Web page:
The cytotoxic activities of the conjugates on the A549 cell line was determined over a range of exposure times (Table 1). The least hindered conjugate, 11, displayed significant growth inhibition after only a 3h exposure, while the more hindered conjugates, 12 and 13. took considerably longer before a cytotoxic effect was observed. After 24 hours all three conjugates were highly cytotoxic. The IC-50 values obtained for conjugates 11, 12 and 13 after a 24 hour exposure were 55nM, 64nM, and 59nM respectively. The IC-50 value for free MMC after a 24 hour exposure was 50nM. Therefore, the conjugation chemistry preserves the activity of the drug.
Endo, N., Kato, Y., Takeda, Y., Saito, M., Umemoto, N., Kishida, K., and Hara, T. In vitro cytotoxicity of a human serum-albumin-mediated conjugate of methotrexate with anti-MM46 monoclonal antibody. Cancer Research 47 1076-1080 (1987).
Gallego, J., Price, M. R., and Baldwin, R. W. Preparation of four daunomycin-monoclonal antibody 791T/36 conjugates with antitumor activity. Int. J. Cancer. 33, 737-744 (1984).
Hellstrom, I., Beaumier, P. L. and Helstrom, K. E. Antitumor effects of Lb, and IgG2A antibody that reacts with most human carcinomas Proc. Natl. Acad. Sci. 83, 7059-7063 (1986).
Moller, G. (Ed): Antibody carriers of drugs and toxins in tumor therapy. Immunol. Rev., 62 (1982).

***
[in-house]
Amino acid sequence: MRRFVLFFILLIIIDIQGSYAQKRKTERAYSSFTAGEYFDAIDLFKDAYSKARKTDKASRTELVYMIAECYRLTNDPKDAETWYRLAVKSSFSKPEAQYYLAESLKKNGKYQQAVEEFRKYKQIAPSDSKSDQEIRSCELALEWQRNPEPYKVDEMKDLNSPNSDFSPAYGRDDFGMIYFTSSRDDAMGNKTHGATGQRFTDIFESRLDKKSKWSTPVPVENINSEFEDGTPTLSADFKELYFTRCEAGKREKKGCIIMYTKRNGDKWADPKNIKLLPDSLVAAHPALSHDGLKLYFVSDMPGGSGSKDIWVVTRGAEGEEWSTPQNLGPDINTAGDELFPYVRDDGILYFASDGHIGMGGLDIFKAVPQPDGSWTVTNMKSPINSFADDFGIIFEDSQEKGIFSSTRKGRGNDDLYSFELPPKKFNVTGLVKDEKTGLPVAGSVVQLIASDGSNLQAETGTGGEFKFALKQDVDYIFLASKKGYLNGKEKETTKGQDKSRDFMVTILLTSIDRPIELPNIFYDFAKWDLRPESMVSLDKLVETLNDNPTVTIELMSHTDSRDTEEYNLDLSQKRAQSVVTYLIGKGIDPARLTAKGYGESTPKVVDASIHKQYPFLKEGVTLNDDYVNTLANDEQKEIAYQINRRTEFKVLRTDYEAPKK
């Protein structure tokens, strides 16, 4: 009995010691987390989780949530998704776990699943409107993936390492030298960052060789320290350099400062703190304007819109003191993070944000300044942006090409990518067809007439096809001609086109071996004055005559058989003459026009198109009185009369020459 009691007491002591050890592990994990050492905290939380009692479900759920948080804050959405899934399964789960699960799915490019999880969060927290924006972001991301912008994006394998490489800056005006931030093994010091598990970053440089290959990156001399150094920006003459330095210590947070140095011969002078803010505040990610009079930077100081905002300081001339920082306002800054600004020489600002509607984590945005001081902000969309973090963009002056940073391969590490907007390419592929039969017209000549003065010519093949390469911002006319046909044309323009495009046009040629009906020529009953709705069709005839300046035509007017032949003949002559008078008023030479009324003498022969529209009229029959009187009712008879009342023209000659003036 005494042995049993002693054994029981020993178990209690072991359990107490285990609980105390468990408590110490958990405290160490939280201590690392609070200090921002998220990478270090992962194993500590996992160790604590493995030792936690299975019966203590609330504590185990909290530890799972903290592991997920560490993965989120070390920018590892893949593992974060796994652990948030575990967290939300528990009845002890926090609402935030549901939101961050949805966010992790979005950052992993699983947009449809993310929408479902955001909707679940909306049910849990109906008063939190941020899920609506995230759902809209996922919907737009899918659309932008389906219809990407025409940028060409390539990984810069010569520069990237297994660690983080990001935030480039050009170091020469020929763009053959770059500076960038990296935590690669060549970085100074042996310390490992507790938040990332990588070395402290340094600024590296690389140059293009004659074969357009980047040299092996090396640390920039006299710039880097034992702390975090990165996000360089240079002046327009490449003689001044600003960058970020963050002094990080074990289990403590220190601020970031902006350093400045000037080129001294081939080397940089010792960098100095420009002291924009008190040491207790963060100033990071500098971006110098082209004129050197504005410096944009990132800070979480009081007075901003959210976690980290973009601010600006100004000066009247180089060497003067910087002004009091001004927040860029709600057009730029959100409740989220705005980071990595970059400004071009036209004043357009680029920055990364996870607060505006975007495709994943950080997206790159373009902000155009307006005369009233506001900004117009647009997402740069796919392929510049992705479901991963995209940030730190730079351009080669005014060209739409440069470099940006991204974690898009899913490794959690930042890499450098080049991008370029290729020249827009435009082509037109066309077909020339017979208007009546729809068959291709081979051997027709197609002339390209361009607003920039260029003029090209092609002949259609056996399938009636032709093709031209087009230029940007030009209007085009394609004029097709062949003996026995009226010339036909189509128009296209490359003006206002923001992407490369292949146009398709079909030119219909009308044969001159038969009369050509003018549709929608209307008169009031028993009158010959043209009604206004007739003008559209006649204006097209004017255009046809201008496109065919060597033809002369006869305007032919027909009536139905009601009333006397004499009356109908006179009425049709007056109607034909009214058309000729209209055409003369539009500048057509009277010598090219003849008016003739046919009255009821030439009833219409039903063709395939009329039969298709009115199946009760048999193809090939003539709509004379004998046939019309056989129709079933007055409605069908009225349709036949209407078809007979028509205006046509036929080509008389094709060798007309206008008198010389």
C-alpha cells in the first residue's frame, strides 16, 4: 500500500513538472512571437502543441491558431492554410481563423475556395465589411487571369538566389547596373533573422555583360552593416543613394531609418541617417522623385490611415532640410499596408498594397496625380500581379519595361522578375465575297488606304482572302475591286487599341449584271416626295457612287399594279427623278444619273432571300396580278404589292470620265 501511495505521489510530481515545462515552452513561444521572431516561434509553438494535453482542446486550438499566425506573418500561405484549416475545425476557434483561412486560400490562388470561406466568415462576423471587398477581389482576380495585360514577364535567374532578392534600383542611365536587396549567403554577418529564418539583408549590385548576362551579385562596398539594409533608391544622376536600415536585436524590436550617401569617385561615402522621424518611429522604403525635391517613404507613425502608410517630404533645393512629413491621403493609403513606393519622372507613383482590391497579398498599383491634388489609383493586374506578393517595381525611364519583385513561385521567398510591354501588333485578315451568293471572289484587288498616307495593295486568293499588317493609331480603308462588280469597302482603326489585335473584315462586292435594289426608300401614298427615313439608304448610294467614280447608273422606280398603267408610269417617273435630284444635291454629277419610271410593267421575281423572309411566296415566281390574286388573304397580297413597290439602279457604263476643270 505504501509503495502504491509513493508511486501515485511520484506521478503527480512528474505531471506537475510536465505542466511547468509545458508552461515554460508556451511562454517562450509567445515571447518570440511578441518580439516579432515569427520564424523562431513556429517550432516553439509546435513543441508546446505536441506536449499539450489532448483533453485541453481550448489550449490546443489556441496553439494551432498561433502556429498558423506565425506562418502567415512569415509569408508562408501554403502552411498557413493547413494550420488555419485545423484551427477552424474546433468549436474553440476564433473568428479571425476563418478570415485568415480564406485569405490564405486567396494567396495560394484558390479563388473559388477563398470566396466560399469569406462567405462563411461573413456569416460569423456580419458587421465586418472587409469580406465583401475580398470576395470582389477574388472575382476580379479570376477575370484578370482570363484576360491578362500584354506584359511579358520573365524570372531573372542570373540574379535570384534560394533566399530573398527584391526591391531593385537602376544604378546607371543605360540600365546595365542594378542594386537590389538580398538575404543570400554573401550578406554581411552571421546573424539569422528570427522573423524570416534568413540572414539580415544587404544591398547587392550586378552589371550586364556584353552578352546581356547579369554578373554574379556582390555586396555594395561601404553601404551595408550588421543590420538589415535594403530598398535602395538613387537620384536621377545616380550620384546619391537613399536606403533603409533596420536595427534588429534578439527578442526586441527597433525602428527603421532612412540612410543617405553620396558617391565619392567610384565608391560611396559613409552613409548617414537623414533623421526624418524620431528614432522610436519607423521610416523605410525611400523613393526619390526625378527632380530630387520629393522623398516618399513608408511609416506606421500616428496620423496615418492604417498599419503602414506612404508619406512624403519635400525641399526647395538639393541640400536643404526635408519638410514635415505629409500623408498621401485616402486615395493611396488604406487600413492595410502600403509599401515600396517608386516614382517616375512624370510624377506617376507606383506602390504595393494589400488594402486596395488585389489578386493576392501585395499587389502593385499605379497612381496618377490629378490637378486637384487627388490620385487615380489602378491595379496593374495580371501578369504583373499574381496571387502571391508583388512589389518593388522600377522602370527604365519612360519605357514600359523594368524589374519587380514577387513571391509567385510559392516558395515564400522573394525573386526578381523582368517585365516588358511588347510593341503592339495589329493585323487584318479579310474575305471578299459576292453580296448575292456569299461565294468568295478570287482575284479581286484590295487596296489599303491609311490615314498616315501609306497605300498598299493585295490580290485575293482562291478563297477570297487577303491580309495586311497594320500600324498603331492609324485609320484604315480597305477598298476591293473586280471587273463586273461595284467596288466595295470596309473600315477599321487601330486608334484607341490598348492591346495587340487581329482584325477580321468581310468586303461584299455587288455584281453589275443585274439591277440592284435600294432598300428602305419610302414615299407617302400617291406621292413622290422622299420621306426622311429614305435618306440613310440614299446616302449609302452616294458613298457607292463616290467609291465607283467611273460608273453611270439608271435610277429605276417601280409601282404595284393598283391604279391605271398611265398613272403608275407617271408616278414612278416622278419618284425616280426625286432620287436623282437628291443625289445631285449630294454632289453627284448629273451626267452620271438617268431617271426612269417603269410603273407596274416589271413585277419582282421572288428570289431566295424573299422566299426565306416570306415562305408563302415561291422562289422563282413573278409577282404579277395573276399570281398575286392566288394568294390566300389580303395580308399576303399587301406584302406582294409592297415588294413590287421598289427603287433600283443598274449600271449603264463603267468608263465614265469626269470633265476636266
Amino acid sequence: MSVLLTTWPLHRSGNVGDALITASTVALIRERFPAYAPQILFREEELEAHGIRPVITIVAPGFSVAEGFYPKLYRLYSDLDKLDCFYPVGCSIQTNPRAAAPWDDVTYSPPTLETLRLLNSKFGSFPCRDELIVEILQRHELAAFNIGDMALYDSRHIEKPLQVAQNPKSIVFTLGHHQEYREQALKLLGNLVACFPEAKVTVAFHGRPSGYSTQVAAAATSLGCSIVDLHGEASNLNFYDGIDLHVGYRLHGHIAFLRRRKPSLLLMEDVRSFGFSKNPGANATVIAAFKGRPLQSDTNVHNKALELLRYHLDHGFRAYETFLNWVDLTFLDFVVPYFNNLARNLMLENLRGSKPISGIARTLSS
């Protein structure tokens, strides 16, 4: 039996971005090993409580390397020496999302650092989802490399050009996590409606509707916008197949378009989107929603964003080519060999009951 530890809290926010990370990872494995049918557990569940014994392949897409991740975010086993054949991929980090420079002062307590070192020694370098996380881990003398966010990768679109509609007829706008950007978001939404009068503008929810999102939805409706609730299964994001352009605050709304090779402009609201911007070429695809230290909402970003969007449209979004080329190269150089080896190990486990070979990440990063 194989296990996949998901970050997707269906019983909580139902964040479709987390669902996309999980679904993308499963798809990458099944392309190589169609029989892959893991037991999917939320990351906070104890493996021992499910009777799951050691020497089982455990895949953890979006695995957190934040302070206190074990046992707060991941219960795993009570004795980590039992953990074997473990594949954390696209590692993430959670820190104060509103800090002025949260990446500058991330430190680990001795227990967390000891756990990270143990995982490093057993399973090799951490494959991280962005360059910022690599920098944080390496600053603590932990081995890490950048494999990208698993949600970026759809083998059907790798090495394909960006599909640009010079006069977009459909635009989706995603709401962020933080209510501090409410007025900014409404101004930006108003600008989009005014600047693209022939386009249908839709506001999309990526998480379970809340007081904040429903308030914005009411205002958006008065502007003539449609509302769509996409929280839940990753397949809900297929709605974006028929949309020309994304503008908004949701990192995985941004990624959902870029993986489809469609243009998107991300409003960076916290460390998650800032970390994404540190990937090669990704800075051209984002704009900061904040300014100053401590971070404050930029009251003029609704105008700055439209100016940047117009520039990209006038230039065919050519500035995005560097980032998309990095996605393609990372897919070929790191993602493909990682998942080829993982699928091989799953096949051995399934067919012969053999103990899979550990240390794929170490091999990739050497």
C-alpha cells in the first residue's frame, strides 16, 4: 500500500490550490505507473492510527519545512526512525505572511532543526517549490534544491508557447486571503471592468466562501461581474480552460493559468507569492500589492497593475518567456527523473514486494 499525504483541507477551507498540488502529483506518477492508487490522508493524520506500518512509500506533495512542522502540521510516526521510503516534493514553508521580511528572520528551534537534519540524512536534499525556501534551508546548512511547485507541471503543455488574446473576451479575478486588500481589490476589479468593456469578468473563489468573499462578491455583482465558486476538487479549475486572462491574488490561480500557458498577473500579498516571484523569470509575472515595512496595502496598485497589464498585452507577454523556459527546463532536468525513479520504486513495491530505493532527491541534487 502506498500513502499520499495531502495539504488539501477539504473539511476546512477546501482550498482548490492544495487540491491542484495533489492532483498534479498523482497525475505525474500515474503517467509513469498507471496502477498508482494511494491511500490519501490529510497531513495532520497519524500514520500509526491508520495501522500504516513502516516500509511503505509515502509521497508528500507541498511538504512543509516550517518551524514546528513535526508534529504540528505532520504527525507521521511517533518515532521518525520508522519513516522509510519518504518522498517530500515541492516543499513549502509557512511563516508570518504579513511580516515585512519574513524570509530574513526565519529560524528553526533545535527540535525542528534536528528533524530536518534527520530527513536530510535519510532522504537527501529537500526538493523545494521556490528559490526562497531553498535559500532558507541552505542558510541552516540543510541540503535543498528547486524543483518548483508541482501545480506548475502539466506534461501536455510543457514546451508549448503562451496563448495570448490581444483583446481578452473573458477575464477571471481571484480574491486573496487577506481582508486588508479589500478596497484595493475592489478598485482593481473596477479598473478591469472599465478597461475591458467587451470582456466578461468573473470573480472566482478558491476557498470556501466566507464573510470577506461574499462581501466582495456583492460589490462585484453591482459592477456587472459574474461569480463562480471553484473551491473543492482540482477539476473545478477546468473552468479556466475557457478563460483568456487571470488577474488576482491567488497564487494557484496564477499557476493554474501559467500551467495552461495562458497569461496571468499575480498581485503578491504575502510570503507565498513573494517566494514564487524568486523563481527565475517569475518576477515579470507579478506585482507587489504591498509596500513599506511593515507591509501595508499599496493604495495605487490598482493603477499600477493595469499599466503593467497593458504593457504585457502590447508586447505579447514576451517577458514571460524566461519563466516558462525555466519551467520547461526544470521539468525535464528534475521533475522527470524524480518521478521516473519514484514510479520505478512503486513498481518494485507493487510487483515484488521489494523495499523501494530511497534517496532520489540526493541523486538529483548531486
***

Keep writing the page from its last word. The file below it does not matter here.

Ohkawa, K., Tsukada, Y., Hibi, N., Umemoto, N., and Hara, T. Selective in vitro and invivo growth inhibition against human yolk sac tumor cell lines by purified antibody against human α-fetoprotein conjugated with mitomycin C via human serum albumin. Cancer Immunol. Immunother. 23, 81-86 (1986).
Rowland, G. F., Simmonds, R. G., Gore, V. A., Marsden, C. H. and Smith, W. Drug localisation and growth inhibition studies of vindesine-monoclonal anti-CEA conjugates in a human tumor xenograft. Cancer Immunol Immunother. 21, 183-187 (1986).
Sartorelli, A. C. The role of mitomycin antibiotics in the chemotherapy of solid tumors. Biochem. Pharm. 35. 67-69 (1986).
Worrell, N. R., Cumber, A. J., Parnell, G. D., Mirza, A., Forrester, J. A. and Ross, W. C. J. Effect of linkage v variation on pharmacokinetics of ricin A chain-antibody conjugates in normal rats. Anti-cancer Drug Design 1, 179-188, (1986).
______________________________________ % inhibition of colonyConjugate formation10 μg/ml antibody 1h 3h 6h 24h______________________________________11 15% 45% 70% 95%12 12% 25% 0% 95%13 10% 10% 0% 95%______________________________________
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|U.S. Classification||424/181.1, 530/388.85, 530/391.9|
|International Classification||C07K16/00, A61K47/48, A61P35/00, C12P21/08, A61K39/395|
|Nov 23, 1987||AS||Assignment|
Owner name: BRISTOL-MYERS COMPANY, 345 PARK AVENUE, CITY, COUN
Free format text: ASSIGNMENT OF ASSIGNORS INTEREST.;ASSIGNOR:SENTER, PETER D.;REEL/FRAME:004811/0551
Effective date: 19871113
|Apr 5, 1994||REMI||Maintenance fee reminder mailed|
|Aug 28, 1994||LAPS||Lapse for failure to pay maintenance fees|
|Nov 8, 1994||FP||Expired due to failure to pay maintenance fee|
Effective date: 19940831
|Nov 10, 1998||FP||Expired due to failure to pay maintenance fee|
Effective date: 19980828